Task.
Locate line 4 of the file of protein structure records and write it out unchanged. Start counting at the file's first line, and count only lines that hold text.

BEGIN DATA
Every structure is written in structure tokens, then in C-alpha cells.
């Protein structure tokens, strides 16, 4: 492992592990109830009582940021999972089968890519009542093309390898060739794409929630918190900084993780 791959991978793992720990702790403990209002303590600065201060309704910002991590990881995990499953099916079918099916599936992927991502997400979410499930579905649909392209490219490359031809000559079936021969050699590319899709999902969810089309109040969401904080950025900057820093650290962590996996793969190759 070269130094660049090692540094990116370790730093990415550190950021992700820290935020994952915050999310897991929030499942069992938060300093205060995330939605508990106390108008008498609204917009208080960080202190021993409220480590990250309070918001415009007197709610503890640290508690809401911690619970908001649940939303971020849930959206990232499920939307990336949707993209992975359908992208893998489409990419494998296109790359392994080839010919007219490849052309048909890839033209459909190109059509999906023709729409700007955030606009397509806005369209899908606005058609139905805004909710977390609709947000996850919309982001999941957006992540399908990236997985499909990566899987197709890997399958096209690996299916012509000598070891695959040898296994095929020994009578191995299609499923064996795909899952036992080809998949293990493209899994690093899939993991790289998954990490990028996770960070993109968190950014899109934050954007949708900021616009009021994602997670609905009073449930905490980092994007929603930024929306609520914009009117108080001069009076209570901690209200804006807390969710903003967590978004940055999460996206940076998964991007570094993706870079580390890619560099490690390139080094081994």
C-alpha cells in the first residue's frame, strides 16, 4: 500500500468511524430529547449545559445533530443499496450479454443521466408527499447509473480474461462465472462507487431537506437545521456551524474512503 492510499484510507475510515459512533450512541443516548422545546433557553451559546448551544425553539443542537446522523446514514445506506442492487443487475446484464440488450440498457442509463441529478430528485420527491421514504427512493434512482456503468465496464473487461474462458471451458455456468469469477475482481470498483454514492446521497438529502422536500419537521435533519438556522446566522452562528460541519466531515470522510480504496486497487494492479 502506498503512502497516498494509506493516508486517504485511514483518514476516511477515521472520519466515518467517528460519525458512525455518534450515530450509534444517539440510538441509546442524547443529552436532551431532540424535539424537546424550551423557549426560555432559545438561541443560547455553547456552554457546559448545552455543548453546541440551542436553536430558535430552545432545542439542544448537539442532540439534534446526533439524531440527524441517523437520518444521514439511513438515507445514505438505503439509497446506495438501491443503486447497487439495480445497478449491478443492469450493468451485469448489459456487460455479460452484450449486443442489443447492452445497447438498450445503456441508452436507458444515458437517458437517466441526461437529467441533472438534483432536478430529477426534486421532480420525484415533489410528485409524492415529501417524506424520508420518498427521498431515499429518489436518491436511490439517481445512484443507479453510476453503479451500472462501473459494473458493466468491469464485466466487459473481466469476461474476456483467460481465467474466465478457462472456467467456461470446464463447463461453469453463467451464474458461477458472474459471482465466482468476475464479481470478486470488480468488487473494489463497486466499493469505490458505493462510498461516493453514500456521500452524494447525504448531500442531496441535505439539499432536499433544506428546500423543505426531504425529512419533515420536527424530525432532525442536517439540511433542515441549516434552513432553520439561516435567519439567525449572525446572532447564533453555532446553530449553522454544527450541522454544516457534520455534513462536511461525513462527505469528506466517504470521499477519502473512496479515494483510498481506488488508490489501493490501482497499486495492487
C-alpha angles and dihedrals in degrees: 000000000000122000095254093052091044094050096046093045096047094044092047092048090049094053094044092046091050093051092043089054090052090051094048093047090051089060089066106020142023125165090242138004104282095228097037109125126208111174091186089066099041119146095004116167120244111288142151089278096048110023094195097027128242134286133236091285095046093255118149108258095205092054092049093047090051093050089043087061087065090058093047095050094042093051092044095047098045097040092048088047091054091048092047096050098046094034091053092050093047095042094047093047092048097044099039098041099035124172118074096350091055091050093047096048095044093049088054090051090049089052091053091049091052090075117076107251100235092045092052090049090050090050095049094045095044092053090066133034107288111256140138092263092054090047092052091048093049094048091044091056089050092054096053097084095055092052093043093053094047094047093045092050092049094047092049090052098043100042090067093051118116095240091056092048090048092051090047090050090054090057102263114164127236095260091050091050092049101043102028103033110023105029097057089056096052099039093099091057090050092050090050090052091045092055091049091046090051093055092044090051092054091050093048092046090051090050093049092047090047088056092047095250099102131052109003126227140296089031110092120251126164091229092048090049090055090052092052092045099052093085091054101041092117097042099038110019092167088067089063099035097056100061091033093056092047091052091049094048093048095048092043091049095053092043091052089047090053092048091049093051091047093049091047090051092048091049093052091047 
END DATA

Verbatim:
C-alpha angles and dihedrals in degrees: 000000000000122000095254093052091044094050096046093045096047094044092047092048090049094053094044092046091050093051092043089054090052090051094048093047090051089060089066106020142023125165090242138004104282095228097037109125126208111174091186089066099041119146095004116167120244111288142151089278096048110023094195097027128242134286133236091285095046093255118149108258095205092054092049093047090051093050089043087061087065090058093047095050094042093051092044095047098045097040092048088047091054091048092047096050098046094034091053092050093047095042094047093047092048097044099039098041099035124172118074096350091055091050093047096048095044093049088054090051090049089052091053091049091052090075117076107251100235092045092052090049090050090050095049094045095044092053090066133034107288111256140138092263092054090047092052091048093049094048091044091056089050092054096053097084095055092052093043093053094047094047093045092050092049094047092049090052098043100042090067093051118116095240091056092048090048092051090047090050090054090057102263114164127236095260091050091050092049101043102028103033110023105029097057089056096052099039093099091057090050092050090050090052091045092055091049091046090051093055092044090051092054091050093048092046090051090050093049092047090047088056092047095250099102131052109003126227140296089031110092120251126164091229092048090049090055090052092052092045099052093085091054101041092117097042099038110019092167088067089063099035097056100061091033093056092047091052091049094048093048095048092043091049095053092043091052089047090053092048091049093051091047093049091047090051092048091049093052091047 